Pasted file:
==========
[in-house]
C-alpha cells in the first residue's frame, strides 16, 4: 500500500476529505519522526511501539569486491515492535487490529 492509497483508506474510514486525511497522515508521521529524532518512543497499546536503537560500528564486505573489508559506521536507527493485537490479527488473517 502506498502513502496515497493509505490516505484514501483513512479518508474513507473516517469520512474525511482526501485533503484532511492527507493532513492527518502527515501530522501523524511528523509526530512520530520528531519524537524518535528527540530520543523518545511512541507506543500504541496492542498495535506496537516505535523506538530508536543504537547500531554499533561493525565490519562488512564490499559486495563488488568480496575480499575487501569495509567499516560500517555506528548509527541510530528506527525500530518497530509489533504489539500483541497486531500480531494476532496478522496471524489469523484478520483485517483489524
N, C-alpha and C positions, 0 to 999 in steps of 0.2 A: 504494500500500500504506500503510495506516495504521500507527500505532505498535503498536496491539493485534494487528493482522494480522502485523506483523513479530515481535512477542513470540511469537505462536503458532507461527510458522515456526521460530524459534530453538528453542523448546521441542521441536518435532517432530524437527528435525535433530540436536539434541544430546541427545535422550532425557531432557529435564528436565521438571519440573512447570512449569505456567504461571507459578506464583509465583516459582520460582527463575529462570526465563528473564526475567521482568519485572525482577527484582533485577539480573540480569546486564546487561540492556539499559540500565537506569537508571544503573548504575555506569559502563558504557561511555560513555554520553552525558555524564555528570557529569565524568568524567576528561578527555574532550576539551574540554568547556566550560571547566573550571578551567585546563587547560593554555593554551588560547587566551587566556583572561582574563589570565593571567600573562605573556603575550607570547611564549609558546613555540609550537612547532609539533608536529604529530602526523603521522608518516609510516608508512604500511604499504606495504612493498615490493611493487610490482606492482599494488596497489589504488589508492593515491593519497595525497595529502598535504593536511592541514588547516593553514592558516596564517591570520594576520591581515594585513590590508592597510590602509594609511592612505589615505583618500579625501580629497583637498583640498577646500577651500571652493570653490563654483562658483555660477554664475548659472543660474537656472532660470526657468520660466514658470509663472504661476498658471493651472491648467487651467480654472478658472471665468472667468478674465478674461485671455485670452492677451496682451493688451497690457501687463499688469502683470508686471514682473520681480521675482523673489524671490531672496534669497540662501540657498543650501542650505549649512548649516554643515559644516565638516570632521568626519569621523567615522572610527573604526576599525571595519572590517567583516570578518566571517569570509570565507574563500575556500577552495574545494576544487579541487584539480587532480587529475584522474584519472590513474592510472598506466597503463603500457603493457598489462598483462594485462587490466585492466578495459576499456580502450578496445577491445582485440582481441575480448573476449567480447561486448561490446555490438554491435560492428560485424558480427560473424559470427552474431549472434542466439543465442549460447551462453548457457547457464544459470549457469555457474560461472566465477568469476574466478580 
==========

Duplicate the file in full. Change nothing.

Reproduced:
[in-house]
C-alpha cells in the first residue's frame, strides 16, 4: 500500500476529505519522526511501539569486491515492535487490529 492509497483508506474510514486525511497522515508521521529524532518512543497499546536503537560500528564486505573489508559506521536507527493485537490479527488473517 502506498502513502496515497493509505490516505484514501483513512479518508474513507473516517469520512474525511482526501485533503484532511492527507493532513492527518502527515501530522501523524511528523509526530512520530520528531519524537524518535528527540530520543523518545511512541507506543500504541496492542498495535506496537516505535523506538530508536543504537547500531554499533561493525565490519562488512564490499559486495563488488568480496575480499575487501569495509567499516560500517555506528548509527541510530528506527525500530518497530509489533504489539500483541497486531500480531494476532496478522496471524489469523484478520483485517483489524
N, C-alpha and C positions, 0 to 999 in steps of 0.2 A: 504494500500500500504506500503510495506516495504521500507527500505532505498535503498536496491539493485534494487528493482522494480522502485523506483523513479530515481535512477542513470540511469537505462536503458532507461527510458522515456526521460530524459534530453538528453542523448546521441542521441536518435532517432530524437527528435525535433530540436536539434541544430546541427545535422550532425557531432557529435564528436565521438571519440573512447570512449569505456567504461571507459578506464583509465583516459582520460582527463575529462570526465563528473564526475567521482568519485572525482577527484582533485577539480573540480569546486564546487561540492556539499559540500565537506569537508571544503573548504575555506569559502563558504557561511555560513555554520553552525558555524564555528570557529569565524568568524567576528561578527555574532550576539551574540554568547556566550560571547566573550571578551567585546563587547560593554555593554551588560547587566551587566556583572561582574563589570565593571567600573562605573556603575550607570547611564549609558546613555540609550537612547532609539533608536529604529530602526523603521522608518516609510516608508512604500511604499504606495504612493498615490493611493487610490482606492482599494488596497489589504488589508492593515491593519497595525497595529502598535504593536511592541514588547516593553514592558516596564517591570520594576520591581515594585513590590508592597510590602509594609511592612505589615505583618500579625501580629497583637498583640498577646500577651500571652493570653490563654483562658483555660477554664475548659472543660474537656472532660470526657468520660466514658470509663472504661476498658471493651472491648467487651467480654472478658472471665468472667468478674465478674461485671455485670452492677451496682451493688451497690457501687463499688469502683470508686471514682473520681480521675482523673489524671490531672496534669497540662501540657498543650501542650505549649512548649516554643515559644516565638516570632521568626519569621523567615522572610527573604526576599525571595519572590517567583516570578518566571517569570509570565507574563500575556500577552495574545494576544487579541487584539480587532480587529475584522474584519472590513474592510472598506466597503463603500457603493457598489462598483462594485462587490466585492466578495459576499456580502450578496445577491445582485440582481441575480448573476449567480447561486448561490446555490438554491435560492428560485424558480427560473424559470427552474431549472434542466439543465442549460447551462453548457457547457464544459470549457469555457474560461472566465477568469476574466478580 